abstract = "Background Chromosome 22q11.2 is susceptible to genomic rearrangements and the most frequently reported involve deletions and duplications between low copy repeats LCR22A to LCR22D. Atypical nested deletions and duplications are rarer and can provide a valuable opportunity to investigate the dosage effects of a smaller subset of genes within the 22q11.2 genomic disorder region. Methods We describe thirteen individuals from six families, each with atypical nested duplications within the central 22q11.2 region between LCR22B and LCR22D. We then compared the molecular and clinical data for patients from this study and the few reported atypical duplication cases, to the cases with larger typical duplications between LCR22A and LCR22D. Further, we analyzed genes with the nested region to identify candidates highly enriched in human brain tissues. Results We observed that atypical nested duplications are heterogeneous in size, often familial, and associated with incomplete penetrance and highly variable clinical expressivity. We found that the nested atypical duplications are a possible risk factor for neurodevelopmental phenotypes, particularly for autism spectrum disorder (ASD), speech and language delay, and behavioral abnormalities. In addition, we analyzed genes within the nested region between LCR22B and LCR22D to identify nine genes (ZNF74, KLHL22, MED15, PI4KA, SERPIND1, CRKL, AIFM3, SLC7A4, and BCRP2) with enriched expression in the nervous system, each with unique spatiotemporal patterns in fetal and adult brain tissues. Interestingly, PI4KA is prominently expressed in the brain, and this gene is included either partially or completely in all of our subjects. Conclusion Our findings confirm variable expressivity and incomplete penetrance for atypical nested 22q11.2 duplications and identify genes such as PI4KA to be directly relevant to brain development and disorder. We conclude that further work is needed to elucidate the basis of variable neurodevelopmental phenotypes and to exclude the presence of a second disorder. Our findings contribute to the genotype-phenotype data for atypical nested 22q11.2 duplications, with implications for genetic counseling.",
keywords = "22q11.2, atypical, autism spectrum disorder, central 22q11.2, duplication, LCR22B to LCR22D, LOW-COPY REPEATS, MICRODUPLICATION 22Q11.2, DELETION, TBX1, MALFORMATIONS, EXPRESSION, DEFECTS, MEDIATE, GENE",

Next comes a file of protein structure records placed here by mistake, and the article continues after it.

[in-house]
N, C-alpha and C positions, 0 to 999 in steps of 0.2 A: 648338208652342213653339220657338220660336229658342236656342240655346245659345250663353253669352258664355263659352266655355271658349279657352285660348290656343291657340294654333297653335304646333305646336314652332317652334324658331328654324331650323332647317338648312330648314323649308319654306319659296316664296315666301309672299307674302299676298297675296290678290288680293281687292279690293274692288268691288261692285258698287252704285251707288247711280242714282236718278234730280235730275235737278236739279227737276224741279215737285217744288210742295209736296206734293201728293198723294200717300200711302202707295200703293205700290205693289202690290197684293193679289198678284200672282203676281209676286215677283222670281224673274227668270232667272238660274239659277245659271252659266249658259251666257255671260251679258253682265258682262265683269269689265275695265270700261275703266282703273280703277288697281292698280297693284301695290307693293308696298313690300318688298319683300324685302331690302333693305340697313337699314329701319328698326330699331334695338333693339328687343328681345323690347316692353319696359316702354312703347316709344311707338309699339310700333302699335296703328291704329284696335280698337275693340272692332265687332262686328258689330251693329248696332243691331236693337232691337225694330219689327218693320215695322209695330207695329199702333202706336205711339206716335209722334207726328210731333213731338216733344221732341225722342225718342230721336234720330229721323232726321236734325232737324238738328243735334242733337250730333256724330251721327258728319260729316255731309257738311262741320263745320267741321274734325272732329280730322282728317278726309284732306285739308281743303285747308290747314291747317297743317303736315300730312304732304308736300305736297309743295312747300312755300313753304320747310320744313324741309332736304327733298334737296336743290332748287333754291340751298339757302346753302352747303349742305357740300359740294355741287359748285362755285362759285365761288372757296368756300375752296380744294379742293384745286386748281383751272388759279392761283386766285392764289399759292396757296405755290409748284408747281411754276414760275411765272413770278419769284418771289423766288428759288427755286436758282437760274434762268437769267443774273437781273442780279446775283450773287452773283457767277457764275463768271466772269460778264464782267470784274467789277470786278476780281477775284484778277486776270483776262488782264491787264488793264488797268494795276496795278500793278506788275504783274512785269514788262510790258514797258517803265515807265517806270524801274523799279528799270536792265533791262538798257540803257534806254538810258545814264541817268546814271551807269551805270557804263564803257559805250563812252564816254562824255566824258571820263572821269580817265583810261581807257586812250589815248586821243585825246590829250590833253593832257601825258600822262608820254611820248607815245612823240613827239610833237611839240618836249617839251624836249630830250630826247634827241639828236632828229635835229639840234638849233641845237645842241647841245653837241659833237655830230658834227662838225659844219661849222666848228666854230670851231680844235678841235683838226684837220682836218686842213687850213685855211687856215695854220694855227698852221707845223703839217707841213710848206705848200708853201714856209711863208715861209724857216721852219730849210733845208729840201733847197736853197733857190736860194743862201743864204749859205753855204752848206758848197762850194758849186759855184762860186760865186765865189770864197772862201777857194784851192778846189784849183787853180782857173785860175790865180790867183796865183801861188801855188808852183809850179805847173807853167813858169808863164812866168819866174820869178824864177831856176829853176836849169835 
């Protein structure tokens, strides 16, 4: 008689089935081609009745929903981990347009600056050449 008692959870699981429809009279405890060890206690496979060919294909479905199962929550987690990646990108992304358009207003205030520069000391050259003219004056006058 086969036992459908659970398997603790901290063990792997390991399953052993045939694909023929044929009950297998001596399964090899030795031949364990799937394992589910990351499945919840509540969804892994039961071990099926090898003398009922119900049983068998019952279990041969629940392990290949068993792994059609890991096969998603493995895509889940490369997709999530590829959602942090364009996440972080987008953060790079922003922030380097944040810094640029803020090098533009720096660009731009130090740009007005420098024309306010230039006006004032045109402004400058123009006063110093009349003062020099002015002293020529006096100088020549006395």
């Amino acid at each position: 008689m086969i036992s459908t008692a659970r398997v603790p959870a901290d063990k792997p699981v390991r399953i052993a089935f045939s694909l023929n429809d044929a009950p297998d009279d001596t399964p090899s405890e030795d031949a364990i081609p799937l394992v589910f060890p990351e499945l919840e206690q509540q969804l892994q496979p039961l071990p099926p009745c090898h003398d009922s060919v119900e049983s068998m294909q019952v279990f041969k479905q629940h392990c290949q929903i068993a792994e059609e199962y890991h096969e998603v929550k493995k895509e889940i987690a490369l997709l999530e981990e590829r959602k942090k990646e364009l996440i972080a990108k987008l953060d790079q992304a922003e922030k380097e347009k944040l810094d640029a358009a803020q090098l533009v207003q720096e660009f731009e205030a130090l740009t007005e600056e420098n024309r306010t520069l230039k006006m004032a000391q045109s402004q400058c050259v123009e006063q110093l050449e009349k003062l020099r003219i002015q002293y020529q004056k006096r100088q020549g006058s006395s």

author = "Woodward, {Karen J.} and Julie Stampalia and Hannah Vanyai and Hashika Rijhumal and Kim Potts and Fiona Taylor and Joanne Peverall and Tanya Grumball and Soruba Sivamoorthy and Hamid Alinejad-Rokny and John Wray and Andrew Whitehouse and Lakshmi Nagarajan and Jacqueline Scurlock and Sabine Afchani and Matthew Edwards and Ashleigh Murch and John Beilby and Gareth Baynam and Cathy Kiraly-Borri and Fiona McKenzie and Heng, {Julian I. T.}",
year = "2019",
month = "2",
doi = "10.1002/mgg3.507",
language = "English",
volume = "7",
journal = "Molecular Genetics and Genomic Medicine",
issn = "2324-9269",
publisher = "John Wiley & Sons",
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Woodward, KJ, Stampalia, J, Vanyai, H, Rijhumal, H, Potts, K, Taylor, F, Peverall, J, Grumball, T, Sivamoorthy, S, Alinejad-Rokny, H, Wray, J, Whitehouse, A, Nagarajan, L, Scurlock, J, Afchani, S, Edwards, M, Murch, A, Beilby, J, Baynam, G, Kiraly-Borri, C, McKenzie, F & Heng, JIT 2019, 'Atypical nested 22q11.2 duplications between LCR22B and LCR22D are associated with neurodevelopmental phenotypes including autism spectrum disorder with incomplete penetrance' Molecular genetics & genomic medicine, vol. 7, no. 2, 507. https://doi.org/10.1002/mgg3.507

Atypical nested 22q11.2 duplications between LCR22B and LCR22D are associated with neurodevelopmental phenotypes including autism spectrum disorder with incomplete penetrance. / Woodward, Karen J.; Stampalia, Julie; Vanyai, Hannah; Rijhumal, Hashika; Potts, Kim; Taylor, Fiona; Peverall, Joanne; Grumball, Tanya; Sivamoorthy, Soruba; Alinejad-Rokny, Hamid; Wray, John; Whitehouse, Andrew; Nagarajan, Lakshmi; Scurlock, Jacqueline; Afchani, Sabine; Edwards, Matthew; Murch, Ashleigh; Beilby, John; Baynam, Gareth; Kiraly-Borri, Cathy; McKenzie, Fiona; Heng, Julian I. T.

In: Molecular genetics & genomic medicine, Vol. 7, No. 2, 507, 02.2019.

Research output: Contribution to journalArticle

TY - JOUR

T1 - Atypical nested 22q11.2 duplications between LCR22B and LCR22D are associated with neurodevelopmental phenotypes including autism spectrum disorder with incomplete penetrance

AU - Woodward, Karen J.

AU - Stampalia, Julie